What I wanted to capture with my trusty camera was obvious. The sheer awesomeness of nature. Humans being lost in the magnitude of nature. The wild, the rough, the untouched. Instead, every second step I could feel a stranger brushing against my arm or bumping into me by blindly sidestepping. Needless to say, it didn’t quite match my expectations.
Once the crowds spilled out onto the national park and the Krka falls after a 15 minute ferry ride, I jumped from gap to gap in the masses. On the educational trail I basically had to queue in order to take a step. I had a big debate with myself on whether I should step off the path at one point for a quick photo, taking care not to trample on anything. When I did, other people copied it. Instant regret because they didn’t take care where they tread.
Shop Essentials for a Visit to Krka National Park
Visiting Krka National Park – Getting there and around
Since I wanted to find my little piece and quiet after all, I scanned the area for hiking trails. There were none in the first part. You can hike from the little town of Skradin towards the first ferry stop P1 or take the ferry. This one is included in the entry price.
If you wanted to head out further, you had to take another ferry to P2. This included a (only!) 30 minute stop on the picturesque island of Visovac and its old monastery. It costs extra though as does the third ferry ride to P3 and the famous Roški Slap cascades. To those, however, you can hike this time.
Since I had arrived in Šibenik from Split the same day and taken the next best bus to Skradin, the morning was already gone. The return bus I wanted to take left at 5pm. So essentially, I didn’t have enough time to fully enjoy the park and see it in its completeness. That’s something for another (and hopefully less busy) time. To see what the rest of Krka park is like, hop over to the report from Kelly & Aaron from No Man Before did.
What I Loved about my Visit to Krka National Park
Of course, my visit to the famous Krka waterfalls wasn’t terrible. I was just utterly disappointed that even in shoulder season, the crowds had taken hold of the area. The historical buildings and workshops seemed more like tourist traps and souvenir retail areas. BUT Krka National Park still is a mostly unaltered and well preserved area of outstanding beauty.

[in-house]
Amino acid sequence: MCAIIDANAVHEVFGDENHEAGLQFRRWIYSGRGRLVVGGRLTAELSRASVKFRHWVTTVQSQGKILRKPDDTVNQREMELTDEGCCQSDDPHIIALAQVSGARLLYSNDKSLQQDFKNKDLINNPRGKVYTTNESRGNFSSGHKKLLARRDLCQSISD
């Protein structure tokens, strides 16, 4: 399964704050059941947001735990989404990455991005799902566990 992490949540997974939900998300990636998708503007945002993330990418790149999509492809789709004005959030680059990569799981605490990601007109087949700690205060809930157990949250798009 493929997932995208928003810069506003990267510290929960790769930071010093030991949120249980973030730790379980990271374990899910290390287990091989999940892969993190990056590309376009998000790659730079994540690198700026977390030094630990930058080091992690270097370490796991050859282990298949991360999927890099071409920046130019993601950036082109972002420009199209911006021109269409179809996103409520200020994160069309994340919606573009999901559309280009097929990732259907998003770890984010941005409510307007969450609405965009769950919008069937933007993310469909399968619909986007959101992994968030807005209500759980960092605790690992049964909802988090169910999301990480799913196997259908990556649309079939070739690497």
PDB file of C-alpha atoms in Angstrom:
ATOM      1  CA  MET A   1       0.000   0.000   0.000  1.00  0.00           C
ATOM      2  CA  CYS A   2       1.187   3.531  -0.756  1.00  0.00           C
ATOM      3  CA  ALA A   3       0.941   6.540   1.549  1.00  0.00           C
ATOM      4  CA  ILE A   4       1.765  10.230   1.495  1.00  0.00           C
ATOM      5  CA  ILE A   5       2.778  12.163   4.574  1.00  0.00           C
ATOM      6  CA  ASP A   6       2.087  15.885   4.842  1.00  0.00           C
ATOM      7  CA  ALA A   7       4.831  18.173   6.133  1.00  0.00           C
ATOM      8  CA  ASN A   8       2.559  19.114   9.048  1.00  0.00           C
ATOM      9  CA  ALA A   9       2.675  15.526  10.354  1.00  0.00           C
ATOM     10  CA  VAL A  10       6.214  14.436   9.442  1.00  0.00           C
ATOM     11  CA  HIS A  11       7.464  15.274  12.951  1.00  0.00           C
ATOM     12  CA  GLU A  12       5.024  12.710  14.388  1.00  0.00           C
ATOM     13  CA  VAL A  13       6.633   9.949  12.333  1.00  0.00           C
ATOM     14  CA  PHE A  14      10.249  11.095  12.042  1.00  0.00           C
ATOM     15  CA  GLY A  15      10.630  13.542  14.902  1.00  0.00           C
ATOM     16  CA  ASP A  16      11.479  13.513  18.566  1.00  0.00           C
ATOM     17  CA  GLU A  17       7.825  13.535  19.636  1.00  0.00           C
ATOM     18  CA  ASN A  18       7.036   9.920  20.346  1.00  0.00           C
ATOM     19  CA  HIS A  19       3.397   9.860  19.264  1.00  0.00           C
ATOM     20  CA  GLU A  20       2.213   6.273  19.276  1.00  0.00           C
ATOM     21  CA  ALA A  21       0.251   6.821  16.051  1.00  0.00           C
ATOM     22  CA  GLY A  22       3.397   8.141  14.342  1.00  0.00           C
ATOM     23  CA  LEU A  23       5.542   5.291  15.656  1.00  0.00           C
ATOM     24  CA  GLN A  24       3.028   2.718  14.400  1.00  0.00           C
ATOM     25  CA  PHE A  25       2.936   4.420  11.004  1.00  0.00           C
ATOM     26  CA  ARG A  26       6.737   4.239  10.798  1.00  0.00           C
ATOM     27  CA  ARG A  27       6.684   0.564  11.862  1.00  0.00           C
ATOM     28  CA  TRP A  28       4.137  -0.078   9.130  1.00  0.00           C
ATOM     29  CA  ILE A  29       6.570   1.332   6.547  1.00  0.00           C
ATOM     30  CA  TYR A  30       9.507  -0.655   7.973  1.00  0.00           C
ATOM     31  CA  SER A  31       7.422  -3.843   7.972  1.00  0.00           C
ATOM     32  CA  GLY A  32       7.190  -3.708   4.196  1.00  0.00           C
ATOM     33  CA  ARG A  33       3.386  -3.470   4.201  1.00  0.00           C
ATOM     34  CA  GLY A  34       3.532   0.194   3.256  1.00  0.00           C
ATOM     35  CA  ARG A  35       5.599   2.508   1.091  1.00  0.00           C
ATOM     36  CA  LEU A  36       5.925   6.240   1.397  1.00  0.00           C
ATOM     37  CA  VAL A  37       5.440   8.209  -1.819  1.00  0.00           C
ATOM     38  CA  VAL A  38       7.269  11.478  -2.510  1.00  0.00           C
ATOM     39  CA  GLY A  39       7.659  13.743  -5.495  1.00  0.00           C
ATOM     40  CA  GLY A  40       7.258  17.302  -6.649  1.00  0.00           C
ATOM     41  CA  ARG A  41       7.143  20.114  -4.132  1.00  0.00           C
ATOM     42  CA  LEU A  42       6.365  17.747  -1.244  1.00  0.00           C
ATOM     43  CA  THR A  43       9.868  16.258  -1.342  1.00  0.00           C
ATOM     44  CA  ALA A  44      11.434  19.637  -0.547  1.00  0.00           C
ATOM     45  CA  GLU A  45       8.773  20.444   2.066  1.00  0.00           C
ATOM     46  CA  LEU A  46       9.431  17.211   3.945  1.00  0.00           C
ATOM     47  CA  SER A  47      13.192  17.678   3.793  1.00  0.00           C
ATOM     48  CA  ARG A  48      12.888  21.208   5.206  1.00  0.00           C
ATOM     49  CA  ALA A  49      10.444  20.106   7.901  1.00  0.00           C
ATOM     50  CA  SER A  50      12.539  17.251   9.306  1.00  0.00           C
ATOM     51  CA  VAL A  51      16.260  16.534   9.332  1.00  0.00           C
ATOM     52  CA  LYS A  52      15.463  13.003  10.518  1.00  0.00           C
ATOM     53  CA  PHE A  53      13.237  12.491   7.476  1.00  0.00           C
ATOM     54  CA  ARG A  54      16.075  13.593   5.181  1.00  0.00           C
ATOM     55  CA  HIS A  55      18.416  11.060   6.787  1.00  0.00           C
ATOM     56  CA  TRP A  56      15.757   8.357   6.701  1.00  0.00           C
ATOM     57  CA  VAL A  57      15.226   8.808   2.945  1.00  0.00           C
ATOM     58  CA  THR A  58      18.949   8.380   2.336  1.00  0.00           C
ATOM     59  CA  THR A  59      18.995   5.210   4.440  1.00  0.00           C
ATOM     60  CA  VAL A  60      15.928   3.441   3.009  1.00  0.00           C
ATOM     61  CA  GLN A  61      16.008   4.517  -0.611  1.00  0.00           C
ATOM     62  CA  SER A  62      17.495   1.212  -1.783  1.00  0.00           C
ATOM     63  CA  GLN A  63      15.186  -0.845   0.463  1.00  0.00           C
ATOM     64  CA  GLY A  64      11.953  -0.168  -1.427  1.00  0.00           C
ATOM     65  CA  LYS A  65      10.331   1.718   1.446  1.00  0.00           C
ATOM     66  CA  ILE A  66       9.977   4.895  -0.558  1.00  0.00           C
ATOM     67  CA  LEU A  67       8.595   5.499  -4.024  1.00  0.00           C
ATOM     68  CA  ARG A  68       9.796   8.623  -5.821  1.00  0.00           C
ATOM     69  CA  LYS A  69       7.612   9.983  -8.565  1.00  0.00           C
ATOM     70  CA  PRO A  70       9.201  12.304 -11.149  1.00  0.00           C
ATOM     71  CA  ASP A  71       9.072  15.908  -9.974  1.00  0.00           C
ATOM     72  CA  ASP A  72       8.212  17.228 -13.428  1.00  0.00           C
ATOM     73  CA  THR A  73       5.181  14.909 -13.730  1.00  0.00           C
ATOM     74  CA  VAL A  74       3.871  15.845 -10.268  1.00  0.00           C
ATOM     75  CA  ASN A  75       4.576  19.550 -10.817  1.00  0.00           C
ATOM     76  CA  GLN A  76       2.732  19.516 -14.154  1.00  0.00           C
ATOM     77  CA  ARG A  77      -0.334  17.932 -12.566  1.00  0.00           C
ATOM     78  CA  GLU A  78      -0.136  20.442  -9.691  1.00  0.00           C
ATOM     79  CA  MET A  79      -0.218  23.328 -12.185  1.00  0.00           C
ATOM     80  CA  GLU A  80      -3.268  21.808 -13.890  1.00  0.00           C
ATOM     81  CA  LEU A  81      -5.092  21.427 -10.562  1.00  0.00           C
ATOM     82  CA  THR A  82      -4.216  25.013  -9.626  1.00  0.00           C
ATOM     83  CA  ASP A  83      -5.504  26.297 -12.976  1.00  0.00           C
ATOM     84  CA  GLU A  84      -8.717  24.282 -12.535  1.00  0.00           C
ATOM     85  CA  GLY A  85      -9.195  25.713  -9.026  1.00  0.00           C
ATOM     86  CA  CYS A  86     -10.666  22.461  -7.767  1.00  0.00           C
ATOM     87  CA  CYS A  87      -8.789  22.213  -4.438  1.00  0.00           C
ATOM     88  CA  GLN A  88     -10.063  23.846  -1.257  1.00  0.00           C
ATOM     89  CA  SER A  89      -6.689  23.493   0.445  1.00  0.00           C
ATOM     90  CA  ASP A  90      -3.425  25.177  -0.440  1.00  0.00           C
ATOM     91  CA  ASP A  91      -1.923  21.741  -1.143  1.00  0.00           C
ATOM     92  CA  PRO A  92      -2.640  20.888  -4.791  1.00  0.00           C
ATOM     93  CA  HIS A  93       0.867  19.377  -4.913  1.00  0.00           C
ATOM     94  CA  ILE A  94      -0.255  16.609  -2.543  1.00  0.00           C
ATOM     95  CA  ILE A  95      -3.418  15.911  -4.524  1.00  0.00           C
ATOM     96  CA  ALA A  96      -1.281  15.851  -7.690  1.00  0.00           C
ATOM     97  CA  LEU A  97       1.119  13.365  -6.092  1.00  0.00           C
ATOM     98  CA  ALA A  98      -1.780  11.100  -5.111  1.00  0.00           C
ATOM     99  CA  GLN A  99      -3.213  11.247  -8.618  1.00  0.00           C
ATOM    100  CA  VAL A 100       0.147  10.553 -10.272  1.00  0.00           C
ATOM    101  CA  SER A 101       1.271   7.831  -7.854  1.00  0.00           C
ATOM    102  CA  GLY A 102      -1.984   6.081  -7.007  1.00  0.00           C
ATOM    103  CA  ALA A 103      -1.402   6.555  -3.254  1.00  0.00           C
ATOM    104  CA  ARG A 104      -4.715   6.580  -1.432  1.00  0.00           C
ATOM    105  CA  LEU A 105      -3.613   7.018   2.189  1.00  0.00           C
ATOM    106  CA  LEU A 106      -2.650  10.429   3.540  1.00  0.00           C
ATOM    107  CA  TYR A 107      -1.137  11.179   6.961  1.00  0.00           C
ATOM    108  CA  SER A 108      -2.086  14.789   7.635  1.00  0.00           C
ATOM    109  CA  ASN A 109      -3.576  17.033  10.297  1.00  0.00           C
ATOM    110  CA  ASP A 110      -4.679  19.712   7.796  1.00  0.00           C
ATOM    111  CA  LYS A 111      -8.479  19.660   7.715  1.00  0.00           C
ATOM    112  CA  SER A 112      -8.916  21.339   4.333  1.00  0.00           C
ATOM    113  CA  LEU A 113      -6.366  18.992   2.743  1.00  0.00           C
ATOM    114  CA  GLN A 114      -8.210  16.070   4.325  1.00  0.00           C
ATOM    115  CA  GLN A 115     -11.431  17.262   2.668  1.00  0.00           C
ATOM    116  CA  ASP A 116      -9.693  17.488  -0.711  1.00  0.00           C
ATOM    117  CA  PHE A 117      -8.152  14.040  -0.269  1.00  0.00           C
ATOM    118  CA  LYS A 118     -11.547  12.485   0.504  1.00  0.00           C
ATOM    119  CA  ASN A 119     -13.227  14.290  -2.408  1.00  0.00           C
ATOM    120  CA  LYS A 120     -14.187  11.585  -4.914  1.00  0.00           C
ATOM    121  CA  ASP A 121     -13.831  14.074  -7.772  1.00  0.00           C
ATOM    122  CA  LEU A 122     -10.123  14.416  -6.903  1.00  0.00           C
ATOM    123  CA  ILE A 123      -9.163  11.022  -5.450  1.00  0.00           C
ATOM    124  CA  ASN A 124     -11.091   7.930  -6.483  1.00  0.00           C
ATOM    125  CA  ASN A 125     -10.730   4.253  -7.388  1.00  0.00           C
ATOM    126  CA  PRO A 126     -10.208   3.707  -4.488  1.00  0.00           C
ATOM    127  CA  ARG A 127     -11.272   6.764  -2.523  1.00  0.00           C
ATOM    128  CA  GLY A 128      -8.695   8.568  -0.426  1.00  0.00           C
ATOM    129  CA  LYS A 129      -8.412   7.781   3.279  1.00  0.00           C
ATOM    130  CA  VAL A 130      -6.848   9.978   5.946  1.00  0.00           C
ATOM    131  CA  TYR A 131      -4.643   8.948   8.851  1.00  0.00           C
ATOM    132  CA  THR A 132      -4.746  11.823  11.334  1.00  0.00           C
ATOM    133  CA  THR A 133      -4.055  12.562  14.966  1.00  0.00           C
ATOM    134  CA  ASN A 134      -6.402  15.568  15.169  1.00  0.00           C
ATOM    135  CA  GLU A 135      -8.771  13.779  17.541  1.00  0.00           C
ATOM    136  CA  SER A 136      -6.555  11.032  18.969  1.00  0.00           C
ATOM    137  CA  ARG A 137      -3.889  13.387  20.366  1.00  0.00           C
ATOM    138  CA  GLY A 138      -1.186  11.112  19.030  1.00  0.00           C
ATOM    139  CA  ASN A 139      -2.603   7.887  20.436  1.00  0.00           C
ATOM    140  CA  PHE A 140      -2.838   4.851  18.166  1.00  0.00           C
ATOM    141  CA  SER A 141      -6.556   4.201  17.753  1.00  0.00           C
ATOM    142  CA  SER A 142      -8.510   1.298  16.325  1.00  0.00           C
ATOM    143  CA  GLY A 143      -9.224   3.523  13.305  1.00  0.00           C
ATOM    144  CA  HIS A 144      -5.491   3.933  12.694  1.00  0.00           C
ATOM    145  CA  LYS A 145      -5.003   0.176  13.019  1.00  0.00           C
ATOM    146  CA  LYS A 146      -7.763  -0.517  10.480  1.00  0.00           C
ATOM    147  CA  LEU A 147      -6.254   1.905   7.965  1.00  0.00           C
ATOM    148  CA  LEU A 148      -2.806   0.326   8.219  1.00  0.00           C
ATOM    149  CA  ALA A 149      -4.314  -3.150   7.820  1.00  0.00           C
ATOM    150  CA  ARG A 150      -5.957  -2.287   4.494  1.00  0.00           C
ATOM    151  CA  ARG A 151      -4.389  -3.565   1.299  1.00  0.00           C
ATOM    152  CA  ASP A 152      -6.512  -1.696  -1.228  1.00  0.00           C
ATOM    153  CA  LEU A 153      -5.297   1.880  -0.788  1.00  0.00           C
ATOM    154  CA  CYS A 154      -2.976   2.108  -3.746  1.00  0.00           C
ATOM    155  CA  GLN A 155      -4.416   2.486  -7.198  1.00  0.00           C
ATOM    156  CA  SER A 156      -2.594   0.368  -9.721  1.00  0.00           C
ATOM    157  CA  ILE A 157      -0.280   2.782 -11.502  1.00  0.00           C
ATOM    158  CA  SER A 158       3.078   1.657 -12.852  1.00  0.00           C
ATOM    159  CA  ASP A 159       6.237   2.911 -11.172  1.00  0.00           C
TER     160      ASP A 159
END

The park is huge! It spans 109 km² and the Krka River alone stretches over 72.5 km, making it the 22nd longest river in Croatia. What’s more, if you come in June, you can enjoy the fabulous lavender. Krka National Park actually has the second highest concentration of lavender in Europe. (If you’re allergic to bees and wasps, be extra careful then!)
If you are into flora and fauna at all, hold onto your seat! There are a staggering 860 species and subspecies of plants around as well as 222 birds. (I really love that even number. Hehe.) The waterfalls are simply amazing and they change continuously. Well, it’s 1cm per year as they are made of limestone that turns into travertine. This travertine system is even larger than the one in Plitvice.
Would I recommend a Visiting Krka National Park?
Yes! Even though my experience was a tad sour, I wouldn’t want to discourage anyone from visiting. You just have to smart about it and well prepared. Do your research in advance, especially if you want to book a local Krka national park tour or start the day as early as possible. Bus times are relatively frequent but you wouldn’t wanna miss the last one.
Even if you have or will visit Plitvice, this national park is another kind of stunning and I’m sure you will not be bored. While at Plitvice you cannot actually swim, you can do Krka national park swimming, no problem. Just be aware that the rocks can be slippery, so watch out.
Official Webpage | 360°Panoramic View | Current entrance fees | Park Maps